or Connect
AppleInsider › Forums › General › General Discussion › Apple rolls out bevy of legacy OS X, firmware updates
New Posts  All Forums:Forum Nav:

Apple rolls out bevy of legacy OS X, firmware updates

post #1 of 17
Thread Starter 
While the release of Apple's OS X 10.8.2 Mountain Lion and iOS 6 have taken most of the spotlight on Wednesday, the company released a plethora of updates for OS X Snow Leopard and Lion as well as new firmware and software versions for select products.

OS X Updates


Users of OS X 10.6 Snow Leopard and 10.7 Lion who opted not to upgrade to the latest 10.8.2 Mountain Lion can now download updates that patch a number of security holes and resolve minor UI issues in the legacy operating systems.

One of the major additions to OS X Lion is the inclusion of Gatekeeper, Apple's security system that gives users a higher level of control over what programs are installed on their Macs

In all, Apple released six updates, four for OS X Lion and two security updates for OS X Snow Leopard:

OS X Lion Update 10.7.5 Client and OS X Lion Update 10.7.5 Client Combo

Lion


The 10.7.5 update is recommended for all OS X Lion users and includes general operating system fixes that improve the stability, compatibility and security of your Mac. It also includes Gatekeeper, a new security feature that helps you keep your Mac safe from malicious software by giving you more control over what apps are installed on your Mac.

The 10.7.5 update also includes fixes that:

  • Resolve an issue where icons in Launchpad may get rearranged after a restart

  • Improve Wi-Fi reliability for iMac (Late 2009 and newer)

  • Resolve an issue using Spotlight to search an SMB server

  • Improve compatibility connecting to Active Directory servers

The OS X 10.7.5 client update weighs in at 1.14GB, while the client combo comes in at 1.91GB. Both can be downloaded via Software Update or Apple's Support Downloads page.

OS X Lion Update 10.7.5 Server and OS X Lion Update 10.7.5 Server Combo

The 10.7.5 update is recommended for all servers currently running Lion Server. This update includes general operating system fixes that enhance the stability, compatibility, migration and security of your server and specific fixes for:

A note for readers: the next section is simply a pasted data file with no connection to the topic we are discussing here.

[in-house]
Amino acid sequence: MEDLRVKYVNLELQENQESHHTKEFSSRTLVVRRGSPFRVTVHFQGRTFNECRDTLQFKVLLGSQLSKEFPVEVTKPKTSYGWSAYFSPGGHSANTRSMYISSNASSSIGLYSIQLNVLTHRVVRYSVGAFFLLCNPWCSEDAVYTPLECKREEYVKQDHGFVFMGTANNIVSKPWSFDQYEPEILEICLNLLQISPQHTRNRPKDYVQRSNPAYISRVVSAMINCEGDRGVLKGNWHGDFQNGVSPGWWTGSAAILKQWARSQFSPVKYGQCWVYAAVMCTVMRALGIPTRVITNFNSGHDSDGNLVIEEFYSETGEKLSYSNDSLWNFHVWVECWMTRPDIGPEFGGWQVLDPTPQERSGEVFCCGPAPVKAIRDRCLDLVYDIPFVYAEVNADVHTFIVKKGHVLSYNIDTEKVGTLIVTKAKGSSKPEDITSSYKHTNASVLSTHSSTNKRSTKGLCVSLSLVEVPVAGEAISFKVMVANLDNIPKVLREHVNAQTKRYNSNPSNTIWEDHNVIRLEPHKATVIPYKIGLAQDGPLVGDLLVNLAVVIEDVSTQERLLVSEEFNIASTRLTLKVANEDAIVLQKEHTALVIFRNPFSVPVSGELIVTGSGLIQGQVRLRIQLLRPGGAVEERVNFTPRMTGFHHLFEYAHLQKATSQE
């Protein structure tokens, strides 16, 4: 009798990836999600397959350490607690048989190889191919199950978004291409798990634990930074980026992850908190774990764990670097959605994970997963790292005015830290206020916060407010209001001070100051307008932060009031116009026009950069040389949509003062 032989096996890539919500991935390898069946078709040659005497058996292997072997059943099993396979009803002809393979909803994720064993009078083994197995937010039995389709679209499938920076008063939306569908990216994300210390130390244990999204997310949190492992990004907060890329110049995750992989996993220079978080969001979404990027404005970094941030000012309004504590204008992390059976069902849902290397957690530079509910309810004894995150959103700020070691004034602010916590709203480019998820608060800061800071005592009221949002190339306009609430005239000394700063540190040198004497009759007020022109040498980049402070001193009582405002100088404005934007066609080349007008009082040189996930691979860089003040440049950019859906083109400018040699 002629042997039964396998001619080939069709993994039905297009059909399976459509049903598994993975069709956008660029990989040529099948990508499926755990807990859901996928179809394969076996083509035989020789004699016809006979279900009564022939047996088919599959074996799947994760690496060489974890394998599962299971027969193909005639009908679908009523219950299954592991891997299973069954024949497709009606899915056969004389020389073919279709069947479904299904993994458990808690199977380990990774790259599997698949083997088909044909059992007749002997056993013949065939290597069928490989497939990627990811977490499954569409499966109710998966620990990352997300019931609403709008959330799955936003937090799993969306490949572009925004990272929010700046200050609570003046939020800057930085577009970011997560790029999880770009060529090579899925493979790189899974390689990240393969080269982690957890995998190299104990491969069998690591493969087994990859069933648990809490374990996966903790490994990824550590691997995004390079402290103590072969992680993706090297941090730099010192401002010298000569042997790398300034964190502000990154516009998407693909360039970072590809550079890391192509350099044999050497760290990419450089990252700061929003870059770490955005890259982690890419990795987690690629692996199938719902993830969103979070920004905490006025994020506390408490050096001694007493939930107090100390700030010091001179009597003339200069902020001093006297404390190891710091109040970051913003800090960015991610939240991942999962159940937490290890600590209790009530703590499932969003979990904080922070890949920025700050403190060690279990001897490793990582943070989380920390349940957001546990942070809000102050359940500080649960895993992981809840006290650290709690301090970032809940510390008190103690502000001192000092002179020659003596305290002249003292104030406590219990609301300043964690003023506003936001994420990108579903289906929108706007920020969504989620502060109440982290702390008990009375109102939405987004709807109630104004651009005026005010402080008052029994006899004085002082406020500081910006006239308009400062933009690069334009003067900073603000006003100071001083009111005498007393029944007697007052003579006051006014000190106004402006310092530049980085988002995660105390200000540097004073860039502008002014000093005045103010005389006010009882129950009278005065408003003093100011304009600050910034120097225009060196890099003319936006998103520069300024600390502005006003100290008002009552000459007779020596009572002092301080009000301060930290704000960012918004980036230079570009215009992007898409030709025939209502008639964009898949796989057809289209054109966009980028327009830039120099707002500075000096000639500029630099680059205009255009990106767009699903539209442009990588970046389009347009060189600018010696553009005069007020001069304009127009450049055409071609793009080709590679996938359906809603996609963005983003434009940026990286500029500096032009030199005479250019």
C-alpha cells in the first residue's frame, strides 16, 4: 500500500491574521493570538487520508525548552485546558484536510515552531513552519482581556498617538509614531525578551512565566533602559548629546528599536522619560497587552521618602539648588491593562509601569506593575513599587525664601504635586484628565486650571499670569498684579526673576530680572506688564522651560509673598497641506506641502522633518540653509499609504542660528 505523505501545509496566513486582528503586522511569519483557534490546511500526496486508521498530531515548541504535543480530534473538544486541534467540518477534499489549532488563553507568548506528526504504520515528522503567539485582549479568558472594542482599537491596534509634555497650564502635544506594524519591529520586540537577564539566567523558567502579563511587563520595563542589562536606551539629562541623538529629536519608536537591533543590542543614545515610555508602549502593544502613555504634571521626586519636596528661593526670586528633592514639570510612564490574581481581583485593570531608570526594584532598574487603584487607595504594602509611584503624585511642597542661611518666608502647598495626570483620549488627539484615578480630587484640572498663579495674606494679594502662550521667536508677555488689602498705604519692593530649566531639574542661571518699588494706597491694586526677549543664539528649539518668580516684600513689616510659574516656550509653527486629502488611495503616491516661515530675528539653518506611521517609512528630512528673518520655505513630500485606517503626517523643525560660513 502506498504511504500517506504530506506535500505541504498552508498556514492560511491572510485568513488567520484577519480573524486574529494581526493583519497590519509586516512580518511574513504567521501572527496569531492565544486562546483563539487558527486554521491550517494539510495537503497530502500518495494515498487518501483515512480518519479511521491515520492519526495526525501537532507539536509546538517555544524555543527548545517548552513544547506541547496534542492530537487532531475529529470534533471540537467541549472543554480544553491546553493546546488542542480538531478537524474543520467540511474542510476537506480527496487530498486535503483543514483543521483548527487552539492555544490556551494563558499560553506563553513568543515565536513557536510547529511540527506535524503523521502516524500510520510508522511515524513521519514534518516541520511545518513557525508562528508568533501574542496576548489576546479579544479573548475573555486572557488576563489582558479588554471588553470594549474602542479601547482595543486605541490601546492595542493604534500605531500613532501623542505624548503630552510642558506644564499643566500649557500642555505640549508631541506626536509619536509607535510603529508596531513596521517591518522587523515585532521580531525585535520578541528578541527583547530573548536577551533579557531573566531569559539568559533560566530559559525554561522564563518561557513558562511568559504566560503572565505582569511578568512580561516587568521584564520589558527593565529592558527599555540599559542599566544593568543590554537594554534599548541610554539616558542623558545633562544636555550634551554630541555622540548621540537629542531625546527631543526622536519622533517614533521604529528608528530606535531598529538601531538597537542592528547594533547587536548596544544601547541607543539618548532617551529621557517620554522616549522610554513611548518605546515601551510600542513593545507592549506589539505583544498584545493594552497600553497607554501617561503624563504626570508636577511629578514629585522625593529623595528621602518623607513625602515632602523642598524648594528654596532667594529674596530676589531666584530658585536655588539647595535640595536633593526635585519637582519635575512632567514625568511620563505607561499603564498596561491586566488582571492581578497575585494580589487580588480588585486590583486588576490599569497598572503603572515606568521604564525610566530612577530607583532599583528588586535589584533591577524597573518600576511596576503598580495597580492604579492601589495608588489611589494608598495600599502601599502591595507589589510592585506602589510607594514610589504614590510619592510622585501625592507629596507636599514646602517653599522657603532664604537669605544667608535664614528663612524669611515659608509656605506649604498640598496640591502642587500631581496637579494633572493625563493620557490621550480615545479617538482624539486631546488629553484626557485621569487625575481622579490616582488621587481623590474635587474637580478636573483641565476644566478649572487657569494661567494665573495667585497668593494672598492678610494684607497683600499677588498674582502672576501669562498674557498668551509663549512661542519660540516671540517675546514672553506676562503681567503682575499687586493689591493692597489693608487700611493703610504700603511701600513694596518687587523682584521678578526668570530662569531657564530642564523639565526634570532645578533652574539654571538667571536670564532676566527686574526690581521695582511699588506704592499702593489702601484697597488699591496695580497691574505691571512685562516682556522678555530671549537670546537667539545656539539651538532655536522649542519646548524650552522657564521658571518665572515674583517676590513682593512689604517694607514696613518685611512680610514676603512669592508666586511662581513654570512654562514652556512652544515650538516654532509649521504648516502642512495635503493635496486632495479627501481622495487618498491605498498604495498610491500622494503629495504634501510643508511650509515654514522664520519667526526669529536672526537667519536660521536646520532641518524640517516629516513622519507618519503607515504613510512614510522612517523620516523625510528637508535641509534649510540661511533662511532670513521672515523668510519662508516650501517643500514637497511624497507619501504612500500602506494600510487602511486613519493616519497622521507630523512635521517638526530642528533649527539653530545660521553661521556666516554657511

• maintaining Spotlight index when changing share point settings

  • creating and connecting to Open Directory master

  • improved reliability of password authentication

  • using Software Update Server to automatically download and enable software updates

  • reliably booting NetRestore images created with System Image Utility

  • using Profile Manager to set the Mobility sync frequency settings for mobile accounts

  • improved reliability when changing an Xsan metadata controller into a client

The OS X Lion Server download is 1.22GB, with the combo version being 1.99GB. Both are available via Software Update or Apple's Support Pages.

Security Update 2012-004 Snow Leopard and Security Update 2012-004 Snow Leopard Server

Snow Leopard


The security update for the client version of Snow Leopard comes in at only 2.36MB, however the version meant for Snow Leopard Server weighs in at 276.45MB. User can download the most current security patches via Software Update or Apple's online support page.

Firmware Updates


In addition to the operating system buffs, Apple rolled out updates for four MacBook products, three of which are EFI updates affecting recently-released MacBook Air and MacBook Pro models.

MacBook Pro with Retina display


Release notes from each update are below, all downloads are available via Software Update or Apple's Support Downloads site:

MacBook Pro Retina EFI Update v1.0 (4.97MB)

This update is recommended for MacBook Pro with Retina display (mid 2012) models.
This update resolves an issue which can cause the system to hang during heavy processor loads, and resolves an issue where NetBoot does not function properly when using an Ethernet adapter.


MacBook Pro EFI Firmware Update 2.9 (4.29MB)

This update is recommended for MacBook Pro (mid 2012) models. This update resolves an issue which can cause the system to hang during heavy processor loads.


MacBook Air EFI Firmware Update 2.5 (4.76MB)

This update is recommended for MacBook Air (mid 2012) models. This update fixes an issue where Turbo Boost does not activate when using Boot Camp, and resolves an issue where NetBoot does not function properly when using an Ethernet adapter.


MacBook Air SMC Update v1.7 (658KB)

This update enables Power Nap support on MacBook Air (Late 2010) computers and is recommended for all users running OS X v10.8.2 or later.

post #2 of 17

You heard it here first, ladies and gentlemen.

 

Apple releases firmware after a day of software updates that got you hard!

 

<cough>.

The recent false claim that iCloud was hacked has shaken my ability to trust those people who would steal my photos and post them online without my permission...